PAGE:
Yelchin’s parents soon filed a wrongful death lawsuit against Fiat Chrysler, along with AutoNation, the retailer that had sold Yelchin his vehicle. ZF America, the company that designed the Monostable E-shift system, is also named as a defendant. The Yelchin family has demanded punitive damages for what they consider the “wrongful death” of their son, accusing Fiat Chrysler and a local car dealership of selling vehicles with “significant defects.” While the case remains in litigation, Fiat Chrysler has denied any responsibility in the death of Anton Yelchin. Instead, the company has placed all blame on the late-actor himself, saying the car malfunctioned due to Yelchin’s own “misuse, misapplication or damage” to the Jeep Grand Cherokee, according to the Daily Mail.
In their product liability lawsuits, victims accuse Fiat Chrysler of delaying its recall. The company’s “foot-dragging” response, writes one plaintiff, allowed injuries and deaths to continue unnecessarily.
Indeed, the National Highway Traffic Safety Administration has sanctioned Fiat Chryler for procrastinating in the past. In July 2015, the company came under a federal consent decree, after the National Highway Traffic Safety Administration ruled that Fiat Chrysler had “frequently delayed responding to safety problems, contrary to federal law,” NBC News reports. The company agreed to pay a record-breaking fine of $105 million and buy back numerous Ram trucks that were installed with defective suspensions.
Many families believe that a similar delay allowed dangerous vehicles, installed with the Monostable E-shift system, to remain on the road. As the New York Times has noted, Fiat Chrysler only chose to accelerate its recall after Anton Yelchin, a Hollywood star, was killed by his roll-away Jeep Grand Cherokee.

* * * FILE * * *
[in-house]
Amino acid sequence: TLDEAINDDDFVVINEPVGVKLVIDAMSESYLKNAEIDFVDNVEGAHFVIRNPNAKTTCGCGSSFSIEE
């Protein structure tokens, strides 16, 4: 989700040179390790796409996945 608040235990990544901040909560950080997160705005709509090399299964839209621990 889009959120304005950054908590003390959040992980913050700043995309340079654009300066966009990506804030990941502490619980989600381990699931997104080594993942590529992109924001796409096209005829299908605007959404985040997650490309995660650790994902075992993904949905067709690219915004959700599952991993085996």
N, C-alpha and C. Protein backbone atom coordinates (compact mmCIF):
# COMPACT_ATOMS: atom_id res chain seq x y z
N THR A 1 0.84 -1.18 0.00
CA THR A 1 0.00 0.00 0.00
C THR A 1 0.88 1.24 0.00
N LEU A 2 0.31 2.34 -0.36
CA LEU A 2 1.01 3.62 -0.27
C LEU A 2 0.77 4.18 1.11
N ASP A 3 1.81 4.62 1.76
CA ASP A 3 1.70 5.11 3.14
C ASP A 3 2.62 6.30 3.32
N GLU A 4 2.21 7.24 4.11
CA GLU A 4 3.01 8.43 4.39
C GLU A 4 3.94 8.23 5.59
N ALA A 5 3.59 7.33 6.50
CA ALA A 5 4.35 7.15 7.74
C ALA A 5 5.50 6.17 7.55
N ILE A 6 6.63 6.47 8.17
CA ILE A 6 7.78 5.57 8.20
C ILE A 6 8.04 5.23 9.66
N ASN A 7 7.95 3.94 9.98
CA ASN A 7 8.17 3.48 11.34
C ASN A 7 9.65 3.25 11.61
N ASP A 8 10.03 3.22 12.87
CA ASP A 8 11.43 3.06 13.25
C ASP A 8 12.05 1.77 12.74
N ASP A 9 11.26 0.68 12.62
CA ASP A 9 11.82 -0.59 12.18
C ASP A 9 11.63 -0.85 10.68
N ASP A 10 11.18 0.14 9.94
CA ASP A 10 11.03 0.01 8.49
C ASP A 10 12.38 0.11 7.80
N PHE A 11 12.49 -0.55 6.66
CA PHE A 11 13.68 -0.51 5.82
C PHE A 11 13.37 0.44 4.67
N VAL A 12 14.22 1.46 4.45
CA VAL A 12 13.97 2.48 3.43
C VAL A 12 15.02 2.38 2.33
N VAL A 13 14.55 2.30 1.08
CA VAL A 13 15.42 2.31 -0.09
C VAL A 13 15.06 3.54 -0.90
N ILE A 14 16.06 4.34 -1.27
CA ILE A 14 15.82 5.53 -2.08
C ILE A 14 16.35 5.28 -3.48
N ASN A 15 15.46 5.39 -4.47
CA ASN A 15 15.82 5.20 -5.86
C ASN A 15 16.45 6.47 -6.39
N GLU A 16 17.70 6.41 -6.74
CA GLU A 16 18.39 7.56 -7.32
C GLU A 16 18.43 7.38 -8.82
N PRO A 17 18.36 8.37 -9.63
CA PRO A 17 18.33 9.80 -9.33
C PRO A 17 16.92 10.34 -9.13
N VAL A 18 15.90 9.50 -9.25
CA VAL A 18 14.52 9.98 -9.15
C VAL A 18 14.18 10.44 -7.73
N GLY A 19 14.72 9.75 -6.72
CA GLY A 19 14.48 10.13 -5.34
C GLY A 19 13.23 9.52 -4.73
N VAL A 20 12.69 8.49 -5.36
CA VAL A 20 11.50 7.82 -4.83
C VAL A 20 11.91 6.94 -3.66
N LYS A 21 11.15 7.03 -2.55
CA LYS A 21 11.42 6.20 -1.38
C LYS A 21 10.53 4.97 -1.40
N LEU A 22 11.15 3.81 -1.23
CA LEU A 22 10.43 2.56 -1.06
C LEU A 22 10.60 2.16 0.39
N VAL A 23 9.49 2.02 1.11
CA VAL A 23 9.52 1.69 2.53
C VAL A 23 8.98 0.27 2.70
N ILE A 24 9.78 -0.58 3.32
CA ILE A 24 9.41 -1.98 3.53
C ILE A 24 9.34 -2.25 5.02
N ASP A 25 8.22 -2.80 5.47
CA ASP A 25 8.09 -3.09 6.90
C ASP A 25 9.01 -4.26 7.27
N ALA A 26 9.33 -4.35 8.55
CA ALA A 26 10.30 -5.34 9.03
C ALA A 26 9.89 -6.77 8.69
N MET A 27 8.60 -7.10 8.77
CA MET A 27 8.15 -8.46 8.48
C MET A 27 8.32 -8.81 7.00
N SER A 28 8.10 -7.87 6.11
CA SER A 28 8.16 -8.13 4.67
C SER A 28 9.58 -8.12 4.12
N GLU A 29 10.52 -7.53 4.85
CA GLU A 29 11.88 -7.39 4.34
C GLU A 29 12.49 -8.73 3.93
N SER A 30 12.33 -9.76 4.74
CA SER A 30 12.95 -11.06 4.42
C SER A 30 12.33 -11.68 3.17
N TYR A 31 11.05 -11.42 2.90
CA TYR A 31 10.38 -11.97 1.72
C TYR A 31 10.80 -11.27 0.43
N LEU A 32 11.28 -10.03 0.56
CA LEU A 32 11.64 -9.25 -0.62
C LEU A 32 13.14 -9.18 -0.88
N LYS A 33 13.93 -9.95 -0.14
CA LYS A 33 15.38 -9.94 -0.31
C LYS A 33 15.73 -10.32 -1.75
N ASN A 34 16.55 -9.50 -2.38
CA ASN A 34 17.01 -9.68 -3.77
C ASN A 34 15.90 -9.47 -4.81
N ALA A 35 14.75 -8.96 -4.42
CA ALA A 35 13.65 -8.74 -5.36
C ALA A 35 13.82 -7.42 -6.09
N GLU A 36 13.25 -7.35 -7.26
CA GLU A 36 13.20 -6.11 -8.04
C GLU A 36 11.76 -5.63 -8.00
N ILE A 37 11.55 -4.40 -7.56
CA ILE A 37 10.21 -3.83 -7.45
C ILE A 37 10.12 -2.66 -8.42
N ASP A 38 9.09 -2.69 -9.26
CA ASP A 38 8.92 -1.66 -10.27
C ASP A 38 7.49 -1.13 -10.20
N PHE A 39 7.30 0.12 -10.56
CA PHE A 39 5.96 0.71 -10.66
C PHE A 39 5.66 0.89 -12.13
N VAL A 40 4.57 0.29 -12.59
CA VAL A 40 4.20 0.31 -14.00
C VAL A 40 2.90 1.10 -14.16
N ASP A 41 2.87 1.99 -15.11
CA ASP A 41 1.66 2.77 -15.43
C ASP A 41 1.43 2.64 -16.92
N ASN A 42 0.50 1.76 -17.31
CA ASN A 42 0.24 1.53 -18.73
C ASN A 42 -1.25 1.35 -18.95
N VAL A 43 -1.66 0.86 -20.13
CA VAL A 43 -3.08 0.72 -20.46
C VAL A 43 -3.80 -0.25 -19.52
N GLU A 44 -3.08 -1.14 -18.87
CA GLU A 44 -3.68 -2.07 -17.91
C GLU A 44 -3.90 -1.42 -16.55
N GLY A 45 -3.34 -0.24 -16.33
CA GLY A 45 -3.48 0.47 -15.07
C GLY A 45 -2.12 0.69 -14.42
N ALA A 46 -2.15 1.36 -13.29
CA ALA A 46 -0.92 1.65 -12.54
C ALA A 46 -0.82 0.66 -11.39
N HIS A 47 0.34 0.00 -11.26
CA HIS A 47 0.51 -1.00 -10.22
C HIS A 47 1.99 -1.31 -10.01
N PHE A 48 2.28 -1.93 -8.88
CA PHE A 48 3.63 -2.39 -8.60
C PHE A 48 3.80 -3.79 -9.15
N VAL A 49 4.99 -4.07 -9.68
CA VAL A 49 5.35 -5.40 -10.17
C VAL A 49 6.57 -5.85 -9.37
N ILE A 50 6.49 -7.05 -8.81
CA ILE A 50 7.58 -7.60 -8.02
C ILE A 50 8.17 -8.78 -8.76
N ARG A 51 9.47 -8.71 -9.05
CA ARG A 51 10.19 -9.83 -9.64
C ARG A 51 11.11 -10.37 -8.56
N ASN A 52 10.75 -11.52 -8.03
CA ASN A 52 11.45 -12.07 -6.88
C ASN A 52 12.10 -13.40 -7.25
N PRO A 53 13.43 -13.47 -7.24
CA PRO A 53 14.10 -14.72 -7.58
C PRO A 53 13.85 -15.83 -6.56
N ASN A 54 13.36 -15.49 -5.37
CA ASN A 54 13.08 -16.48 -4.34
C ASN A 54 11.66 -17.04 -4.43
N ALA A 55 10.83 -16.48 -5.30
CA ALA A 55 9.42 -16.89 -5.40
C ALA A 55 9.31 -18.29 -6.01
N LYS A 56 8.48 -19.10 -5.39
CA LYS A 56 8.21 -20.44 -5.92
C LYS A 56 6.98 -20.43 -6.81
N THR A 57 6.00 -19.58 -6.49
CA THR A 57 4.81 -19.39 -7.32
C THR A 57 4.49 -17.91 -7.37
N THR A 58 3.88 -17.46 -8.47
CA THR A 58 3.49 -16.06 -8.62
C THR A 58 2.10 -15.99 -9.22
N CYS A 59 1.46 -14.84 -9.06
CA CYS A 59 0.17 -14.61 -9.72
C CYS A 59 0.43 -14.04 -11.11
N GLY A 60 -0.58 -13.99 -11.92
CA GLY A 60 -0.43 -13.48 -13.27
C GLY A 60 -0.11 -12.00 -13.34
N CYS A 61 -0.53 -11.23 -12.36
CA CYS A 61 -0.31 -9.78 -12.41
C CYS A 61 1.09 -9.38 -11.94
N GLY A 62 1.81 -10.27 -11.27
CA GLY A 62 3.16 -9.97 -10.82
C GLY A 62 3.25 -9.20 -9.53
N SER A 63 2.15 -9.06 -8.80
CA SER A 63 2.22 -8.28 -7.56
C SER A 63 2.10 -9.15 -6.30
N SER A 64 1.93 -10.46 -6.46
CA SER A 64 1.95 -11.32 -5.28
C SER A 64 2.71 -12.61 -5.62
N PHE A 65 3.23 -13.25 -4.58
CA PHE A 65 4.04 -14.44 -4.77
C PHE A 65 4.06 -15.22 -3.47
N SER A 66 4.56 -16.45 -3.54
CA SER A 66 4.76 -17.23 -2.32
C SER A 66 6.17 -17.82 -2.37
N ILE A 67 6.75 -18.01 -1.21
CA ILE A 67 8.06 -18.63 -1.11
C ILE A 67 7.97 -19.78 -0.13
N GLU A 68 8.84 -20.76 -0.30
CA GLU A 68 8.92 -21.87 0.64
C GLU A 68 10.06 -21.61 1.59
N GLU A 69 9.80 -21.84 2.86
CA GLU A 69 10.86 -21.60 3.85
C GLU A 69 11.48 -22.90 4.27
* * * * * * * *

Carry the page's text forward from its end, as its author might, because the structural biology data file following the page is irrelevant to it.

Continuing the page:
While a class action has been filed on behalf of vehicle owners, the lawsuit does not involve injuries or deaths linked to Fiat Chrysler’s Monostable E-shift system. Instead, the class members argue that Chrysler’s gearshift, which they say was defectively designed, ruined the value of their cars. The class action, filed on June 23, 2016 in the US District Court for the Central California, Eastern Division, has been logged as case number 5:16-cv-01341.
Cases of several personal injury or death, on the other hand, are generally not appropriate as class actions, since each individual plaintiff’s situation will be unique. As a result, our experienced product liability attorneys have chosen to focus on individual personal injury lawsuits.